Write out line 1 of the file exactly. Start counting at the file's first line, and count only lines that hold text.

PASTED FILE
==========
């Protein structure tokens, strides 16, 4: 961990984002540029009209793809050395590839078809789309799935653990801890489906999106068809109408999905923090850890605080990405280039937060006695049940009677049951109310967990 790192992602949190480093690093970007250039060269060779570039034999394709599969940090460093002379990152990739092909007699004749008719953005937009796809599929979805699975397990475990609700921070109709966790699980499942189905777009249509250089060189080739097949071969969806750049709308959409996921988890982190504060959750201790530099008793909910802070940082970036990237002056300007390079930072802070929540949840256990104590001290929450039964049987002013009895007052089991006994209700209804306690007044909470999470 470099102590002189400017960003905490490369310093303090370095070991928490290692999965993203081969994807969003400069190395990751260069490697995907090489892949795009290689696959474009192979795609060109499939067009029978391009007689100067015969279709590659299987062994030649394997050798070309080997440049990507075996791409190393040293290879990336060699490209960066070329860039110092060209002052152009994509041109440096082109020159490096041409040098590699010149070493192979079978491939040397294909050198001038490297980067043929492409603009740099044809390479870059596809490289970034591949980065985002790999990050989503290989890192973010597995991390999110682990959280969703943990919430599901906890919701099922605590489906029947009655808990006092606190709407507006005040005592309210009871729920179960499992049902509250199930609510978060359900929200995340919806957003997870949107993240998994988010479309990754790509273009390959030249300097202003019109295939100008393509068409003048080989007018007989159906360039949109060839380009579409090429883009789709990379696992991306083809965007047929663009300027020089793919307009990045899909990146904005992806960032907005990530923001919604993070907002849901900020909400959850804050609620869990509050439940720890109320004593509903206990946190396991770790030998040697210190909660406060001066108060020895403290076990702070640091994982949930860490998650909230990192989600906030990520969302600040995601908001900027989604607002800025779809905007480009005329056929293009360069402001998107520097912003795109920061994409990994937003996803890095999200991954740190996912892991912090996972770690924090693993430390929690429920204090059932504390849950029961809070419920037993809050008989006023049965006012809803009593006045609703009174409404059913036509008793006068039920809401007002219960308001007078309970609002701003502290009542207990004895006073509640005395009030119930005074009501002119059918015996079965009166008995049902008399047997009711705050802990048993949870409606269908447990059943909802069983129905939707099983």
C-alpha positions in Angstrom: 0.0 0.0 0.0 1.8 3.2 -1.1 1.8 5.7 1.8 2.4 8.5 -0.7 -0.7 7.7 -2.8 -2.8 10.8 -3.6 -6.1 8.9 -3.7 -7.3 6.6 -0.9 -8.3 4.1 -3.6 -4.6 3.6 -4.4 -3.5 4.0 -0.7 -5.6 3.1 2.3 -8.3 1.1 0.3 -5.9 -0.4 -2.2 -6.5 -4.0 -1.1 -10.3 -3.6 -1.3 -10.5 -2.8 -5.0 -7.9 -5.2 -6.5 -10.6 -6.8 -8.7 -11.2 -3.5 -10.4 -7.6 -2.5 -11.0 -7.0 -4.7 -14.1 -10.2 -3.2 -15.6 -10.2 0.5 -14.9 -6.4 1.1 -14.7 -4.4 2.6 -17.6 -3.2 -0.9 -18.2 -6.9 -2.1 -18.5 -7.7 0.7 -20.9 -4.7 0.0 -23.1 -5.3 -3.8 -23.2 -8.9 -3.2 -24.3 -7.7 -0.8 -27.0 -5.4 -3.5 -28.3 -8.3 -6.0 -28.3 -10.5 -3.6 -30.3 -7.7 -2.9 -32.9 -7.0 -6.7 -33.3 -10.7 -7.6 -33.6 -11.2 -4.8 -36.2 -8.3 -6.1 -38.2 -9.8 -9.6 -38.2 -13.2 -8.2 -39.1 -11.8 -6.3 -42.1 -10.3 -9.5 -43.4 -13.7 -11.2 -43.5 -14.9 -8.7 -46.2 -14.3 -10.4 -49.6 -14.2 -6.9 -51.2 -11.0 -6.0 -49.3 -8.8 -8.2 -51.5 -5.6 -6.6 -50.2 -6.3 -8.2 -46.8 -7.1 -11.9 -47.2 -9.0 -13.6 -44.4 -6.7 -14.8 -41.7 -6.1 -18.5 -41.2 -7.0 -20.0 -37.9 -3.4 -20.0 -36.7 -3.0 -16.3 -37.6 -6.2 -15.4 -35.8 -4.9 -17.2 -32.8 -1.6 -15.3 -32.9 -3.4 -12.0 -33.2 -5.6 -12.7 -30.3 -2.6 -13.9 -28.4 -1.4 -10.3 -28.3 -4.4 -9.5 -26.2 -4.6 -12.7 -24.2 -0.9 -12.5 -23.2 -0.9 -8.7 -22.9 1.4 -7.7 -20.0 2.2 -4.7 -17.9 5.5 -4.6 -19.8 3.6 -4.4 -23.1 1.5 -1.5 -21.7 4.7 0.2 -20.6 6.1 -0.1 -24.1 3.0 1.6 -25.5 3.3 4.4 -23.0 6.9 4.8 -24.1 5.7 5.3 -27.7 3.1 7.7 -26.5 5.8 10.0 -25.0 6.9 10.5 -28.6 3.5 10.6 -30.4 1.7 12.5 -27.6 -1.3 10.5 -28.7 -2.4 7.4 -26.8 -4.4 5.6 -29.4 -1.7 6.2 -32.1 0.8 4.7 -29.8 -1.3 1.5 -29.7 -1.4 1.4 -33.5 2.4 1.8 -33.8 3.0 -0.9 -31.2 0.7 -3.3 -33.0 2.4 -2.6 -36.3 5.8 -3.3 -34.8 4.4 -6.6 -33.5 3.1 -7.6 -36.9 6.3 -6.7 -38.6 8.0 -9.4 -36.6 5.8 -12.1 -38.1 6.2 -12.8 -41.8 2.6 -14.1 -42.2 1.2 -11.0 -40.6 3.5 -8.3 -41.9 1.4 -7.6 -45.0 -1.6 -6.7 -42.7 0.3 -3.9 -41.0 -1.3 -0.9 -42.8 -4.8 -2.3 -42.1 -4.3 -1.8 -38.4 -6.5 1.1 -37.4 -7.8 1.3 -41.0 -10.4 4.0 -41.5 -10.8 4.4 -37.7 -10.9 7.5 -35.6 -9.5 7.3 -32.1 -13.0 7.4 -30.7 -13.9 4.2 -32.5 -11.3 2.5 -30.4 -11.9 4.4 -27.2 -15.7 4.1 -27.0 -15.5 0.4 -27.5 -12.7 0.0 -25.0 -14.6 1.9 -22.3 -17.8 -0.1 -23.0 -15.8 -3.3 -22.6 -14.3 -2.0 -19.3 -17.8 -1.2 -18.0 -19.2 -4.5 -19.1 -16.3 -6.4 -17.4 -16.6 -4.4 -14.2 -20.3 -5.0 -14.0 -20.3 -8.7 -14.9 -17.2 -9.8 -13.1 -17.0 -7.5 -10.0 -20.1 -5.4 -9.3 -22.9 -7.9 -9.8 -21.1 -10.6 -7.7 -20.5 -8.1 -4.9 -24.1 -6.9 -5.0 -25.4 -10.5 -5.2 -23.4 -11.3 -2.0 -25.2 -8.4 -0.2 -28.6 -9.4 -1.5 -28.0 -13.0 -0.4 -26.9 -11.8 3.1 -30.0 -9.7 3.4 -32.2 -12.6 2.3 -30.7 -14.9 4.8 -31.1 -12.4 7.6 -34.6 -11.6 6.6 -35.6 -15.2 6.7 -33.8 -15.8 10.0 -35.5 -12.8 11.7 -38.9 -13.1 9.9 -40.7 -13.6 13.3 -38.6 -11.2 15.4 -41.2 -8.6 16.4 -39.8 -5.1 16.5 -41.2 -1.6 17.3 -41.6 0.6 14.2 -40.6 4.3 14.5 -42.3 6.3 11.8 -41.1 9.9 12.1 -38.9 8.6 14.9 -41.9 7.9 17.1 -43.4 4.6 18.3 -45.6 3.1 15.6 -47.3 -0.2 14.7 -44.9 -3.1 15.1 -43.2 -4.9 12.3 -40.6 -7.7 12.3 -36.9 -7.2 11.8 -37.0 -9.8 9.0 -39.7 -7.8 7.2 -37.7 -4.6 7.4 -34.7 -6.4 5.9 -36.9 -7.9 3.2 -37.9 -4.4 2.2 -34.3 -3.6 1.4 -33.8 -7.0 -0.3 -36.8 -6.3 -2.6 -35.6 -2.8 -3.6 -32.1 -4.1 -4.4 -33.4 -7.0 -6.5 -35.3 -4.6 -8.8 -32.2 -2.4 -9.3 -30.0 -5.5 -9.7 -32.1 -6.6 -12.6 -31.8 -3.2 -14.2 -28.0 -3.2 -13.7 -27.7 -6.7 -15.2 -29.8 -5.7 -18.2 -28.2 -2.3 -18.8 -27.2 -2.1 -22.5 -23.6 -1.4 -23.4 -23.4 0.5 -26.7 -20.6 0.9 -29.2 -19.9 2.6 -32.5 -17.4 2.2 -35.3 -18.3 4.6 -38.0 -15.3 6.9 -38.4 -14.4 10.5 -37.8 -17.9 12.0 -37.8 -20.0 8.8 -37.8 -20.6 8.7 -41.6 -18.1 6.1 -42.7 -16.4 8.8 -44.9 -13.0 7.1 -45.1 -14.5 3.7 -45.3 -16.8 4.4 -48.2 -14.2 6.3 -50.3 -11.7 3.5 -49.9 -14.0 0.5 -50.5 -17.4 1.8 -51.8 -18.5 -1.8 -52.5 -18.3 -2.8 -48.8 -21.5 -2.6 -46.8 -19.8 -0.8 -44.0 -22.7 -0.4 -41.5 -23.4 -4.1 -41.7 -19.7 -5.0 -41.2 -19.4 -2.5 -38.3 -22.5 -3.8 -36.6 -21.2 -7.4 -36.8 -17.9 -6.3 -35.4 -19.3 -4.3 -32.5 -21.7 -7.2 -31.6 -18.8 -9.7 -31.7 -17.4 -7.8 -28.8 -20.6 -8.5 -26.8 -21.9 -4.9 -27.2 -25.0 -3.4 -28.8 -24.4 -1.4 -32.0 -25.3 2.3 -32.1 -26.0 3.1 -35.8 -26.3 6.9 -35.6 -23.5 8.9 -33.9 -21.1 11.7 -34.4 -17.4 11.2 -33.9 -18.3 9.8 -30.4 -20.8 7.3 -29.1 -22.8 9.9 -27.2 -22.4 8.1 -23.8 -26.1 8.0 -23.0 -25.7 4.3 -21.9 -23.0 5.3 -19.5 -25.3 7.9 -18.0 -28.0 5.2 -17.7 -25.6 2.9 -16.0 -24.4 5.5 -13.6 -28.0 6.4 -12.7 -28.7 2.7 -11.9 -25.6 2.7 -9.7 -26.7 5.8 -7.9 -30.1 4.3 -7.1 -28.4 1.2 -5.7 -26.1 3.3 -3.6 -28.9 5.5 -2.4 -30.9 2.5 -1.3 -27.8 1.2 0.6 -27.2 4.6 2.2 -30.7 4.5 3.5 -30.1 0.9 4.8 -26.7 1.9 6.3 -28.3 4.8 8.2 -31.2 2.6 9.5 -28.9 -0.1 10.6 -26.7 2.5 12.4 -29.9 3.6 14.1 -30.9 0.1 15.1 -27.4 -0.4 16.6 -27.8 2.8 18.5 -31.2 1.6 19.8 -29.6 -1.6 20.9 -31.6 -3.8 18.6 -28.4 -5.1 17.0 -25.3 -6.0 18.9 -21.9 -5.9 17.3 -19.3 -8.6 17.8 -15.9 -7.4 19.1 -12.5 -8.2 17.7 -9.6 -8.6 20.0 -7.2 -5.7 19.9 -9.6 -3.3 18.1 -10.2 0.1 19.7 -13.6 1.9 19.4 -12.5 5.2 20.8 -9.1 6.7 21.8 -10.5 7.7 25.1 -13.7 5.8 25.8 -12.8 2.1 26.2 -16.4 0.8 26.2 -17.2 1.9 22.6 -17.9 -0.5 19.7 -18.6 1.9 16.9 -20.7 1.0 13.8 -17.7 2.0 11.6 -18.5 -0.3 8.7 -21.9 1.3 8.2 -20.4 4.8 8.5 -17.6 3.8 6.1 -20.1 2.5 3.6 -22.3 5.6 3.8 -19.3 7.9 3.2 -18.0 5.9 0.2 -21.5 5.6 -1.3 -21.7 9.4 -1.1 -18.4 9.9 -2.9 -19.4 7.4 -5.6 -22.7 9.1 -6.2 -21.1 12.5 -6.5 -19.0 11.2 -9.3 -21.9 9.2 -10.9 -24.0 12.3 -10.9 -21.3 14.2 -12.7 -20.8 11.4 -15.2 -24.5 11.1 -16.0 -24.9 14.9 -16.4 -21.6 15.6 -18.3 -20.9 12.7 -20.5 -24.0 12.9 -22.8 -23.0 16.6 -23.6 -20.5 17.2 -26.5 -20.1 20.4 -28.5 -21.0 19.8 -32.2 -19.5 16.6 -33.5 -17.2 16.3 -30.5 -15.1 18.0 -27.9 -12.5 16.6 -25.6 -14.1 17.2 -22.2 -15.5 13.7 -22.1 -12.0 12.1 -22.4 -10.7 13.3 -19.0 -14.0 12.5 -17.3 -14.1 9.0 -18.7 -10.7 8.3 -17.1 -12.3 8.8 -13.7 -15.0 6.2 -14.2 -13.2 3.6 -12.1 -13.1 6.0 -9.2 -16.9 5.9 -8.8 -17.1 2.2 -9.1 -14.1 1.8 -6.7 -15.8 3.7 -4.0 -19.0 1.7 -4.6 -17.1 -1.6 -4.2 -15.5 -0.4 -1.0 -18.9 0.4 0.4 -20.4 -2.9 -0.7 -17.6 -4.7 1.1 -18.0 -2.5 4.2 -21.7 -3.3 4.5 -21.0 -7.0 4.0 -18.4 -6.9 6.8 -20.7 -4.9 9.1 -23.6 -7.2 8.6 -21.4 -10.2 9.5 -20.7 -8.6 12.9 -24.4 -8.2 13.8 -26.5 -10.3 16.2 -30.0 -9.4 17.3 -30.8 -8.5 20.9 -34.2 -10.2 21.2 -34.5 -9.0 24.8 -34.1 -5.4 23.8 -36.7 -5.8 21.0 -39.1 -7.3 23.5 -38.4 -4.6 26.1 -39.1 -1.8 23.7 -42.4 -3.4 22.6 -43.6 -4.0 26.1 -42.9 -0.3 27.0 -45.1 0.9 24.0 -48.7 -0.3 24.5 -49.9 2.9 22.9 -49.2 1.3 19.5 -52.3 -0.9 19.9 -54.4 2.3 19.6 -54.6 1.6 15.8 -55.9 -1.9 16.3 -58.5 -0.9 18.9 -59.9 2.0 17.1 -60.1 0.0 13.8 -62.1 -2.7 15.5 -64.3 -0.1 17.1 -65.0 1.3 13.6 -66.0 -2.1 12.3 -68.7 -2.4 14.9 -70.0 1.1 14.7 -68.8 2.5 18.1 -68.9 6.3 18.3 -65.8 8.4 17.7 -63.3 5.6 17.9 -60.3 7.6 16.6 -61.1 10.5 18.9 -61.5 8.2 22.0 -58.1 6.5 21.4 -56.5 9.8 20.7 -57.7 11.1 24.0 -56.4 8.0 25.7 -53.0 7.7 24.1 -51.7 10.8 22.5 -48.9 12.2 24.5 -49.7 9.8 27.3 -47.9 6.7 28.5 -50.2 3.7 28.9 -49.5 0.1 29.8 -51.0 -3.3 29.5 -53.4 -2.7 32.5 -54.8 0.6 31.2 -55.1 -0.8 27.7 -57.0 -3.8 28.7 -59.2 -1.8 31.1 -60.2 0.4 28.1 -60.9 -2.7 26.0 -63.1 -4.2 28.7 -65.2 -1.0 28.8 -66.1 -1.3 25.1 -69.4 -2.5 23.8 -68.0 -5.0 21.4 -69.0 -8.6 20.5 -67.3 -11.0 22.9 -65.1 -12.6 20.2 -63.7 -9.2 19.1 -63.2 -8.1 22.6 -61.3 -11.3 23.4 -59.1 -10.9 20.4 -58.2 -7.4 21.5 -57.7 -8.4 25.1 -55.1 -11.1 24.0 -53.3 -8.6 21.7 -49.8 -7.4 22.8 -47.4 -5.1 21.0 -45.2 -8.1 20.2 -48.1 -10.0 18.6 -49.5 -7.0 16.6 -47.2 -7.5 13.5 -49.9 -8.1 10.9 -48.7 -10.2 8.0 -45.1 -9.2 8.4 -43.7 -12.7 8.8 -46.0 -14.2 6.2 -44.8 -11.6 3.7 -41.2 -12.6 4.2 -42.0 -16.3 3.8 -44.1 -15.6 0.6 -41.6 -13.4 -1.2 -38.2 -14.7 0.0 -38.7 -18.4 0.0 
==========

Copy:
């Protein structure tokens, strides 16, 4: 961990984002540029009209793809050395590839078809789309799935653990801890489906999106068809109408999905923090850890605080990405280039937060006695049940009677049951109310967990 790192992602949190480093690093970007250039060269060779570039034999394709599969940090460093002379990152990739092909007699004749008719953005937009796809599929979805699975397990475990609700921070109709966790699980499942189905777009249509250089060189080739097949071969969806750049709308959409996921988890982190504060959750201790530099008793909910802070940082970036990237002056300007390079930072802070929540949840256990104590001290929450039964049987002013009895007052089991006994209700209804306690007044909470999470 470099102590002189400017960003905490490369310093303090370095070991928490290692999965993203081969994807969003400069190395990751260069490697995907090489892949795009290689696959474009192979795609060109499939067009029978391009007689100067015969279709590659299987062994030649394997050798070309080997440049990507075996791409190393040293290879990336060699490209960066070329860039110092060209002052152009994509041109440096082109020159490096041409040098590699010149070493192979079978491939040397294909050198001038490297980067043929492409603009740099044809390479870059596809490289970034591949980065985002790999990050989503290989890192973010597995991390999110682990959280969703943990919430599901906890919701099922605590489906029947009655808990006092606190709407507006005040005592309210009871729920179960499992049902509250199930609510978060359900929200995340919806957003997870949107993240998994988010479309990754790509273009390959030249300097202003019109295939100008393509068409003048080989007018007989159906360039949109060839380009579409090429883009789709990379696992991306083809965007047929663009300027020089793919307009990045899909990146904005992806960032907005990530923001919604993070907002849901900020909400959850804050609620869990509050439940720890109320004593509903206990946190396991770790030998040697210190909660406060001066108060020895403290076990702070640091994982949930860490998650909230990192989600906030990520969302600040995601908001900027989604607002800025779809905007480009005329056929293009360069402001998107520097912003795109920061994409990994937003996803890095999200991954740190996912892991912090996972770690924090693993430390929690429920204090059932504390849950029961809070419920037993809050008989006023049965006012809803009593006045609703009174409404059913036509008793006068039920809401007002219960308001007078309970609002701003502290009542207990004895006073509640005395009030119930005074009501002119059918015996079965009166008995049902008399047997009711705050802990048993949870409606269908447990059943909802069983129905939707099983």